The final, and most critical element of any enterprise API toolbox, is ensuring that all of your enterprise capabilities are defined as machine-readable API contracts, using OpenAPI, AsyncAPI, JSON Schema, and other formats. API definitions should provide human and machine-readable contracts for all enterprise capabilities that are in play. These contracts contribute to every stop along the API lifecycle, and help both API providers and consumers realize what they are looking to accomplish by delivering APIs across their large organizations.
OpenAPI provides what we need to define our request and response capabilities using HTTP, and Async provides what we need to define our event-driven capabilities, providing the basis for understanding what we are capable of delivering using our API toolboxes, and responding to via the hybrid integration solutions we’ve engineered, and automated using our event-driven solutions. Defining the surface area of our API infrastructure, but also the API operations that surround the enterprise capabilities we are enabling internally, with partners, and publicly via our enterprise API efforts.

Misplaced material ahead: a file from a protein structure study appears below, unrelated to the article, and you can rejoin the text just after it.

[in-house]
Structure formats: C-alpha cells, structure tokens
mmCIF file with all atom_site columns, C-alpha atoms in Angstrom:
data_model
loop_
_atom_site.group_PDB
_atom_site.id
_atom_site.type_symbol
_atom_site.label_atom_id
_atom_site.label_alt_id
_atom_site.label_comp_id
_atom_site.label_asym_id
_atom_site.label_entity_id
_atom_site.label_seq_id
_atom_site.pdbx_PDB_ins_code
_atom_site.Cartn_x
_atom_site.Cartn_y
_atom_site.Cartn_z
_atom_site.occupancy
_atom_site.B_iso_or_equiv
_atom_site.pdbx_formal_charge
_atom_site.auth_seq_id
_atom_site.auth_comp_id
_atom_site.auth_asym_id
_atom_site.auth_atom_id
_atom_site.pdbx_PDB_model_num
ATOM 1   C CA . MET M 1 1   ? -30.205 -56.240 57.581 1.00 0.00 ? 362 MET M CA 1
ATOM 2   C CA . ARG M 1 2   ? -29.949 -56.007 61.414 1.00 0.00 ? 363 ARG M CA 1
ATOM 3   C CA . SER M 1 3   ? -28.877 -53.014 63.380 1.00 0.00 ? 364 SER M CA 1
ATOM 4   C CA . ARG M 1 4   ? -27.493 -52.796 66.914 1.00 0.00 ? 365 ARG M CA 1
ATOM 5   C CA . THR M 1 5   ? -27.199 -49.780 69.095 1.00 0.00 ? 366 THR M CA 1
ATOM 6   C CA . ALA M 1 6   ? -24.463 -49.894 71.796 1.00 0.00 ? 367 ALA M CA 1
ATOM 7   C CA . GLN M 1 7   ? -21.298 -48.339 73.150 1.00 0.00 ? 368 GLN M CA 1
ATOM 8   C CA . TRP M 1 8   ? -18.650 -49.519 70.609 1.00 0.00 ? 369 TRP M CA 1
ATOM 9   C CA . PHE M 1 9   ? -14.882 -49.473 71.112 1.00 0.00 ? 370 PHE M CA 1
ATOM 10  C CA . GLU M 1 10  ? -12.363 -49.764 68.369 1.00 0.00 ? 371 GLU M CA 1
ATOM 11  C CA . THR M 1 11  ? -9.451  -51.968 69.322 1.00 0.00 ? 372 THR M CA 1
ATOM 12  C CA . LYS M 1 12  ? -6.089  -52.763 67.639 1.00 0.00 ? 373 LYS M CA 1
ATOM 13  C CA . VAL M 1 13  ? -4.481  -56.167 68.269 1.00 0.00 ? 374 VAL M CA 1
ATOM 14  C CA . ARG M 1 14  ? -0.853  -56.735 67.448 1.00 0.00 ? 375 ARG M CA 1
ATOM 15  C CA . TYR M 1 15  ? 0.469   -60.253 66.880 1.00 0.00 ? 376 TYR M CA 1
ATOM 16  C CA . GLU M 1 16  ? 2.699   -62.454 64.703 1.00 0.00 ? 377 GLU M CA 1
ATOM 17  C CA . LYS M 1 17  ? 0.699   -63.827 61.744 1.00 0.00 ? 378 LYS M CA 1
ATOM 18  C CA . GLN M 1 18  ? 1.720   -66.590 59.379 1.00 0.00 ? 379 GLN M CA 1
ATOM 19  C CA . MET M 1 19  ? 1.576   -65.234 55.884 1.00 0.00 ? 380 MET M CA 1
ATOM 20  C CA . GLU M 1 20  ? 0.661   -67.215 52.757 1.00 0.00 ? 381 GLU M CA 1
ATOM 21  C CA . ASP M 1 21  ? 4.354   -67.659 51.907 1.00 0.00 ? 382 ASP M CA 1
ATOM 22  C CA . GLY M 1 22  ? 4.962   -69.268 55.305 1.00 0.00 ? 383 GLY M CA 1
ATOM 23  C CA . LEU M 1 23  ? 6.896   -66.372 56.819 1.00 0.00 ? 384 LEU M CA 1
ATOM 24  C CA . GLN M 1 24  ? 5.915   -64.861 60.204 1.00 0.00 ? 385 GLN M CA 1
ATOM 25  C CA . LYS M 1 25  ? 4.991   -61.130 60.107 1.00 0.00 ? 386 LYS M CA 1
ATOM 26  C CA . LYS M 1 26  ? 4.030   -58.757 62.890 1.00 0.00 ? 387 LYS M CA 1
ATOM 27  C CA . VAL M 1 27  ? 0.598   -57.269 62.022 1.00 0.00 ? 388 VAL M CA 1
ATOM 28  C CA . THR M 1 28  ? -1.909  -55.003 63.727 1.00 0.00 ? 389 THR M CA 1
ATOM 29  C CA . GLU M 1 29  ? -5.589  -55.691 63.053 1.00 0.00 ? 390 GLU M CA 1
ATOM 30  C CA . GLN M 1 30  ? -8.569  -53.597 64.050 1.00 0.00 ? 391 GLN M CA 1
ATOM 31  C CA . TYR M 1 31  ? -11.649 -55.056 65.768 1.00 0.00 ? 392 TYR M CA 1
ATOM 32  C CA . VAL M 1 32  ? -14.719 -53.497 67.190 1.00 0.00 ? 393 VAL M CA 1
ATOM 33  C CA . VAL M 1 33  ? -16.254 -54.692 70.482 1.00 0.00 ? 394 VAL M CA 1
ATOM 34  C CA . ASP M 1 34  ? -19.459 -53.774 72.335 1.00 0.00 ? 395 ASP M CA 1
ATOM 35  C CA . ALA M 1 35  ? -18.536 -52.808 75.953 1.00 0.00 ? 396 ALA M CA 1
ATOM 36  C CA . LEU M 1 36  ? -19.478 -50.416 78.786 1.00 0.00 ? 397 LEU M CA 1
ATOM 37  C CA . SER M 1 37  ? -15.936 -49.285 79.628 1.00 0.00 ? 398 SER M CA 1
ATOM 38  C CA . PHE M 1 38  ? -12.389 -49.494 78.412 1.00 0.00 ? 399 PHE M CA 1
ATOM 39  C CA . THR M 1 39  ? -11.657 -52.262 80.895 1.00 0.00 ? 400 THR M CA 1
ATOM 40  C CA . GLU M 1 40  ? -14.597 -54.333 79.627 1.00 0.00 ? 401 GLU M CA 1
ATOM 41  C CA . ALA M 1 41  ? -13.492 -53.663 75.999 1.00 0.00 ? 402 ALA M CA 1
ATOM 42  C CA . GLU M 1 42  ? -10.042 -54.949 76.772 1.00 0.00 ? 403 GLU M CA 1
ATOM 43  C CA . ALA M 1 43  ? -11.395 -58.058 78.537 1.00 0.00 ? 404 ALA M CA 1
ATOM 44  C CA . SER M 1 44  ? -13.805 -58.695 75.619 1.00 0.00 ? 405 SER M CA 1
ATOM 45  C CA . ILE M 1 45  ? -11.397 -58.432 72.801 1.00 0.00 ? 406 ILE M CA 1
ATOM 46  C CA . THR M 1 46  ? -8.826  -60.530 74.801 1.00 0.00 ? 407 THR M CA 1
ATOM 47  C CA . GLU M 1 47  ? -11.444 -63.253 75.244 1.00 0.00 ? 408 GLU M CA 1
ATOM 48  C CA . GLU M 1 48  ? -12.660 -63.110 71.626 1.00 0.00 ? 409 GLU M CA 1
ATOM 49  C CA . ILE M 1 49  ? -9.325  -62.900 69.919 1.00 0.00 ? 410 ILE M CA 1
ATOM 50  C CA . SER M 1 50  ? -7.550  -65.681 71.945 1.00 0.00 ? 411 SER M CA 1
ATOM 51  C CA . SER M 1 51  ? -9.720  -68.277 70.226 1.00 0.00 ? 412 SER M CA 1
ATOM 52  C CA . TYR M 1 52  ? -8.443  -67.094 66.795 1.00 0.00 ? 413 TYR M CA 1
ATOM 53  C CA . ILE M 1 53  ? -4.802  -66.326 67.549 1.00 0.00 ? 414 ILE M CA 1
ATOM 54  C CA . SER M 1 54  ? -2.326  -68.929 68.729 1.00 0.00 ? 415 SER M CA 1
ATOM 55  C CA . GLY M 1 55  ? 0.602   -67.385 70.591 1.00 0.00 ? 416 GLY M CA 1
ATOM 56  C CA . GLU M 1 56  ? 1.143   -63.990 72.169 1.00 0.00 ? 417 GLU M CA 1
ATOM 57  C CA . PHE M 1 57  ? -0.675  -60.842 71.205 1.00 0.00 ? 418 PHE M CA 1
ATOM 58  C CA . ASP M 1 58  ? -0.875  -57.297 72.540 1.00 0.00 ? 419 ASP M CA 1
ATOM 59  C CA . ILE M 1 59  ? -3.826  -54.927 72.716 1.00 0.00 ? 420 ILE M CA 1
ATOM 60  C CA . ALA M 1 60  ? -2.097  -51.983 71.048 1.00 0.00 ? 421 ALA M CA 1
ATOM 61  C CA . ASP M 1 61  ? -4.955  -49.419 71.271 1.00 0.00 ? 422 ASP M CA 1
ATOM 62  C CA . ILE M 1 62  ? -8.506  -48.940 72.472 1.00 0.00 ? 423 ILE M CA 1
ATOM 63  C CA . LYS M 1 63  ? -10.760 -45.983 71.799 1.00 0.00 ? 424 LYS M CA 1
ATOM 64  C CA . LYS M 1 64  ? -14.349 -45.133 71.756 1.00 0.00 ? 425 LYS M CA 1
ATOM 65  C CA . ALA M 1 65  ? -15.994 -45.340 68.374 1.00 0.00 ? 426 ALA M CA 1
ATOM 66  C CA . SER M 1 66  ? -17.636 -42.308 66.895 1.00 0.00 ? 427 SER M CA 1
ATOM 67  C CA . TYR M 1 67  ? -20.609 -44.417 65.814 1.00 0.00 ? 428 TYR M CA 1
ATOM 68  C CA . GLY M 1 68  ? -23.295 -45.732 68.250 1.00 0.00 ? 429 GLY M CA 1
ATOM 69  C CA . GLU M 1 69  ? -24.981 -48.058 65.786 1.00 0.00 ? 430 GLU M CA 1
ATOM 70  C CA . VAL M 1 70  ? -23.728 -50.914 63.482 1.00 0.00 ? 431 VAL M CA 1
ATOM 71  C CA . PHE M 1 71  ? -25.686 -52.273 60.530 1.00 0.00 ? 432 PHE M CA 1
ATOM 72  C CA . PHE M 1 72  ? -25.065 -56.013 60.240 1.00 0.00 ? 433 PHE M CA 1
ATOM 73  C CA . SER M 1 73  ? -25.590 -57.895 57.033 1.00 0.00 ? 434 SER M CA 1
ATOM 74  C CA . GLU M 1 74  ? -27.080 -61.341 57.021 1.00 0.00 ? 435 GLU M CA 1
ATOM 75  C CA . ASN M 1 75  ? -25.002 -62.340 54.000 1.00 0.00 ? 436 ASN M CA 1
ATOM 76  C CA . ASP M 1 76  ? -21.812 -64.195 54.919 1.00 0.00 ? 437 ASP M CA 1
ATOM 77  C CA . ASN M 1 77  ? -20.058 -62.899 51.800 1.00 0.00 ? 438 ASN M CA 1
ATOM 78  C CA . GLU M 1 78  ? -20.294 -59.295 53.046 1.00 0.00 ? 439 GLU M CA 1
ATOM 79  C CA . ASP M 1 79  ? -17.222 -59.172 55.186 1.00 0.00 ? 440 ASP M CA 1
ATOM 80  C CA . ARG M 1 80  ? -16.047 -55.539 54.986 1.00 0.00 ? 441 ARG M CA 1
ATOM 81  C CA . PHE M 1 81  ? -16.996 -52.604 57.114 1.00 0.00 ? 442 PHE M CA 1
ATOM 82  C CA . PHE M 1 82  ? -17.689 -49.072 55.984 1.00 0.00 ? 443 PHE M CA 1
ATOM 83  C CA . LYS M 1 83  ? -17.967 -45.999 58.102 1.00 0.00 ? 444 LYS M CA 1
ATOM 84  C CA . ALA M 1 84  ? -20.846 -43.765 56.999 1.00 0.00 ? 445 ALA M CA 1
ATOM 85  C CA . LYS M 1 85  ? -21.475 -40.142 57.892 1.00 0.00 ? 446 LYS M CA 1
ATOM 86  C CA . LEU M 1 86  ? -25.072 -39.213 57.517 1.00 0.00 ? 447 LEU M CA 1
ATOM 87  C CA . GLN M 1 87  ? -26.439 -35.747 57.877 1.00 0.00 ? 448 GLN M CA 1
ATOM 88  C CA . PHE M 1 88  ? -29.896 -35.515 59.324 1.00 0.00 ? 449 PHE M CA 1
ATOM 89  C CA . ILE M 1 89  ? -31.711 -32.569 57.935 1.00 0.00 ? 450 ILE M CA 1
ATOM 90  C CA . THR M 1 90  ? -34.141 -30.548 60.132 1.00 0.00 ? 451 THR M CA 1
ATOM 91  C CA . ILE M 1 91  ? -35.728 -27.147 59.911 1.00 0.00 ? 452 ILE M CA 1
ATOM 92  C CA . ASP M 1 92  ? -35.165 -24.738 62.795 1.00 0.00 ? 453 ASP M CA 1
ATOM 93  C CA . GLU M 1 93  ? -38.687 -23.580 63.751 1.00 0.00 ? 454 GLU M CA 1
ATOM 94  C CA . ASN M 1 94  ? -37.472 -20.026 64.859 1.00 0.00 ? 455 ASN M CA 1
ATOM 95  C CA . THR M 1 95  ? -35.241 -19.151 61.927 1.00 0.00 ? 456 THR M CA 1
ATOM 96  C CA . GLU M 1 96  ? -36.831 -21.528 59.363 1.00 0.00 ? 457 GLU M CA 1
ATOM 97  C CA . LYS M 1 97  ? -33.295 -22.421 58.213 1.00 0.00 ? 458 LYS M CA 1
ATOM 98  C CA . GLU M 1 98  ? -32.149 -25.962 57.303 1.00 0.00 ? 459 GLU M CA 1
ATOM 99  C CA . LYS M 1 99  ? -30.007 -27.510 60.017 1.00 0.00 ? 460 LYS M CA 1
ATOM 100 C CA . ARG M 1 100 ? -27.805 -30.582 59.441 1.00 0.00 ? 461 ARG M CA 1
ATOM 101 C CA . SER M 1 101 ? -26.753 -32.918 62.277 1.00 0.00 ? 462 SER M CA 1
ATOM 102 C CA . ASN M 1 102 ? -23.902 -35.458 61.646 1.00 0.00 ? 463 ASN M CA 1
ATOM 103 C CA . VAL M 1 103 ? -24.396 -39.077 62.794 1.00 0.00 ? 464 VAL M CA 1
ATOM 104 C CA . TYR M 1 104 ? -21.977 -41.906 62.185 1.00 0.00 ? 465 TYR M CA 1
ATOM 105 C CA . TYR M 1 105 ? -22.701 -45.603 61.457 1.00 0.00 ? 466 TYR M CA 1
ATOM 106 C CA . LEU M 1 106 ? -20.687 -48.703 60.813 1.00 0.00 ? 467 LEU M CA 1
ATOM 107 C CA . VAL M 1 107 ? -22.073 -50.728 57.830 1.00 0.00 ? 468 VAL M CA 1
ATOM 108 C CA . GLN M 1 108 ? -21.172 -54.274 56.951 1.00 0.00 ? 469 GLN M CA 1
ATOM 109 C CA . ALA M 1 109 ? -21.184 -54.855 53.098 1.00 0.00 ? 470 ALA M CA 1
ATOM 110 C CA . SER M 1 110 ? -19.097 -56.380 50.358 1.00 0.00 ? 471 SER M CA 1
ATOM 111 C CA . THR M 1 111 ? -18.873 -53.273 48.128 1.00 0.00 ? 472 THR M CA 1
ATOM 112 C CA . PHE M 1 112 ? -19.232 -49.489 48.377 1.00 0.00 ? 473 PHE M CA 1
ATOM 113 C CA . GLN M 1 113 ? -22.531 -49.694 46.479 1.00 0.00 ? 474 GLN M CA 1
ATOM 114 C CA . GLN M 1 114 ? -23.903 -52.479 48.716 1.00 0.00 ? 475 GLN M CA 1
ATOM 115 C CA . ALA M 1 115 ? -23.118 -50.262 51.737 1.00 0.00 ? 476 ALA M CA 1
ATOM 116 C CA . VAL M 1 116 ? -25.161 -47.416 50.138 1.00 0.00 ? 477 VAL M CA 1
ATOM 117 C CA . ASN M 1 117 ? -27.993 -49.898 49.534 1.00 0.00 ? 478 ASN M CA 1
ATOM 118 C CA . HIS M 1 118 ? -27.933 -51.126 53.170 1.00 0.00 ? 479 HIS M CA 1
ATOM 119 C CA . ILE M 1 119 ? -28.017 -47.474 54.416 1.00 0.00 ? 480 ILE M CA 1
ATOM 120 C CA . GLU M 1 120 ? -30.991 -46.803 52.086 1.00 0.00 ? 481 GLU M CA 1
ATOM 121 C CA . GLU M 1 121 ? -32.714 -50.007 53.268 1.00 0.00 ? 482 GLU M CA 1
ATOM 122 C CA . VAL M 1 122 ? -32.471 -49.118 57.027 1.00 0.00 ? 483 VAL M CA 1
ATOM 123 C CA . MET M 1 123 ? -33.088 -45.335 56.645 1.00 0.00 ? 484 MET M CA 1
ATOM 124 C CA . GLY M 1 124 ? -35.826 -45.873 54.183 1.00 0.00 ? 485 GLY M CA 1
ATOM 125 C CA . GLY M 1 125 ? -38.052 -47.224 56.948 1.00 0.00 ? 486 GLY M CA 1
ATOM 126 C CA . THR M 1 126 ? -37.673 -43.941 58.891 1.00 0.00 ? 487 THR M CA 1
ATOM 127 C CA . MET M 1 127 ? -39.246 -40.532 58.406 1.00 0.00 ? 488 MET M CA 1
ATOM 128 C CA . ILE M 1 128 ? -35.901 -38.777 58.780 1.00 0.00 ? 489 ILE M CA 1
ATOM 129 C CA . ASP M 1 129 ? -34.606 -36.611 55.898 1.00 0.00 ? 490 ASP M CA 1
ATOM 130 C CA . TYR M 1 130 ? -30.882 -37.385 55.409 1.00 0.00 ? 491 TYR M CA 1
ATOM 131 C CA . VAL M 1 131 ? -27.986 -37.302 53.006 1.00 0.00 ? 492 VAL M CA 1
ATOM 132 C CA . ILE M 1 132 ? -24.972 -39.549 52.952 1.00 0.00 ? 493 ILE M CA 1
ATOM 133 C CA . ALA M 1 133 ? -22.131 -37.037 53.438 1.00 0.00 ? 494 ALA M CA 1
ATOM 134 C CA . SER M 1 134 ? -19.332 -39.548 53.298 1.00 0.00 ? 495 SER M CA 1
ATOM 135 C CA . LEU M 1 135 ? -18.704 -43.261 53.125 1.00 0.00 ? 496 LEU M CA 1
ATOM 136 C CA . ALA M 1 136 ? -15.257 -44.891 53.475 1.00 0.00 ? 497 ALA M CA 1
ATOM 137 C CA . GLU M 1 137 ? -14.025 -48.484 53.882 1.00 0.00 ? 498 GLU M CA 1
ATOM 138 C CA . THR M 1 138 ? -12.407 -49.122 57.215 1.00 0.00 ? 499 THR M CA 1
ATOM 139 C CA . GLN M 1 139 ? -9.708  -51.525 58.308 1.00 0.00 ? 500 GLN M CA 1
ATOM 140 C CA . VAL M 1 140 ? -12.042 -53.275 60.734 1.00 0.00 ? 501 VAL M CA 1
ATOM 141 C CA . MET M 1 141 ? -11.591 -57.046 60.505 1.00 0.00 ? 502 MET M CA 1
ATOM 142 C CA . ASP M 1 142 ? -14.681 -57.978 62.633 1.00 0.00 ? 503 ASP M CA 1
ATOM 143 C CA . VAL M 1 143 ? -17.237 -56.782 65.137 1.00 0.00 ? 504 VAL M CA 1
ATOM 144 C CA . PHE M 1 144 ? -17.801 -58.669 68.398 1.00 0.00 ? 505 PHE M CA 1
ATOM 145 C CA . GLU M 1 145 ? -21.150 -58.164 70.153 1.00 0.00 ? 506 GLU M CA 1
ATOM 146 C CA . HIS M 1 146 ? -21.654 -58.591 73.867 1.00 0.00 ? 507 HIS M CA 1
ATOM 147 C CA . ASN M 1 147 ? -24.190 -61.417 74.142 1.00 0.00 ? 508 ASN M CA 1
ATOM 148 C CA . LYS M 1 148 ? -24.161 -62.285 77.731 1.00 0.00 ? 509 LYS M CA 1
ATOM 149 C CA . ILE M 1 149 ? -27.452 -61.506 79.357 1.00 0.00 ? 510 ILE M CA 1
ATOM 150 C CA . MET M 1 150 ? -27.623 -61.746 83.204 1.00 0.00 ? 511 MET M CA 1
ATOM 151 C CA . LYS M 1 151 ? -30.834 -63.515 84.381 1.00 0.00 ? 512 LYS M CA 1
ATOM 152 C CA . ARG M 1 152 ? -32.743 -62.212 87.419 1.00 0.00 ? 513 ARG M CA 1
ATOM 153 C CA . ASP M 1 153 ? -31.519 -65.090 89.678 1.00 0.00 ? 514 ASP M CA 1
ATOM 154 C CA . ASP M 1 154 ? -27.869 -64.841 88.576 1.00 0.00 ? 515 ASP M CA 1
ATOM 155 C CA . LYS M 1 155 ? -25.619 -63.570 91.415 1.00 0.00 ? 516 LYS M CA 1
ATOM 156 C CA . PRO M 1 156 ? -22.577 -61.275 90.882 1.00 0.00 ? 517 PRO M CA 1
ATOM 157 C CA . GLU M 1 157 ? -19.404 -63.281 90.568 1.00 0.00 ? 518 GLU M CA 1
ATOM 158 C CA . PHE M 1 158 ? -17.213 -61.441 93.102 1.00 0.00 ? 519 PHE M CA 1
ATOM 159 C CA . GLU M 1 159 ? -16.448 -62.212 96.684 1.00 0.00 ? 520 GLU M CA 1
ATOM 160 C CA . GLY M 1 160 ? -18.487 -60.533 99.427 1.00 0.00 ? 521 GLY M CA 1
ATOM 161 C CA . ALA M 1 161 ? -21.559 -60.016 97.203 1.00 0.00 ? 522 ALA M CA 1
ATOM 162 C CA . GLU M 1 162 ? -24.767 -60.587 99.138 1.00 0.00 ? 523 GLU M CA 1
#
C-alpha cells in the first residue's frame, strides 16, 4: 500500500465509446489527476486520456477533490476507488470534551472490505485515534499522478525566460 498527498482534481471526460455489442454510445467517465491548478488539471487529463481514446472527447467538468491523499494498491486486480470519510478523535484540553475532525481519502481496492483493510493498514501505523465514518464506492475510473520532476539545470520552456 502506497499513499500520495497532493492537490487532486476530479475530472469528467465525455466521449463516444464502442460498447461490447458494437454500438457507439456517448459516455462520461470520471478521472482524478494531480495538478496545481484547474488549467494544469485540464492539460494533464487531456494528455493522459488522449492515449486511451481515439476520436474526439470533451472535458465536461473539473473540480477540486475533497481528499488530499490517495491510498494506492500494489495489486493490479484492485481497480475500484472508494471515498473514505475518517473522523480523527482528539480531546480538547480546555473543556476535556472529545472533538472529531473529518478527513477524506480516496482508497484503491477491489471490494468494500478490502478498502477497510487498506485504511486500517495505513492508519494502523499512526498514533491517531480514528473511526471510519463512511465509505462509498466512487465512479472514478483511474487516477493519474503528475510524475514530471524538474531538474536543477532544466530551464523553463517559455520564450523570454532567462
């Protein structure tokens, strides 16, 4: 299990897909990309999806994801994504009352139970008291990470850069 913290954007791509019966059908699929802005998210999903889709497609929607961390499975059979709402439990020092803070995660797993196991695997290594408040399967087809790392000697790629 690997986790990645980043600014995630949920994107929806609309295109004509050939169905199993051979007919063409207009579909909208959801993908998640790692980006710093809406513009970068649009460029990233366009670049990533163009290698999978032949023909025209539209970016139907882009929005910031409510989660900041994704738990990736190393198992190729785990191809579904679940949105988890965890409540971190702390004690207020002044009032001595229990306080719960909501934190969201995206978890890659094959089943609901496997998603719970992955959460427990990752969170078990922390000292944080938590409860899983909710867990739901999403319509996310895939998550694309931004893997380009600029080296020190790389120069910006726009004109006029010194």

While OpenAPI has emerged as the dominate format for defining the surface area of your API infrastructure, there are other companion, and compatible formats that also help connect the dots. The center of the contract should always be OpenAPI definitions, but Postman Collections, .HAR files, JSON Schema, and other artifacts have a role to play in defining how are infrastructure evolves. It is impossible to to properly manage and evolve API infrastructure that isn’t quantified and defined. If there is not a complete definition of what an API delivers, and how it fits into the bigger picture, it may as well not exist. Making it critical that all enterprise capabilities are well defined using common API definition formats, and available in a central catalog and directory for continual evaluation as part of the bigger picture and API strategy.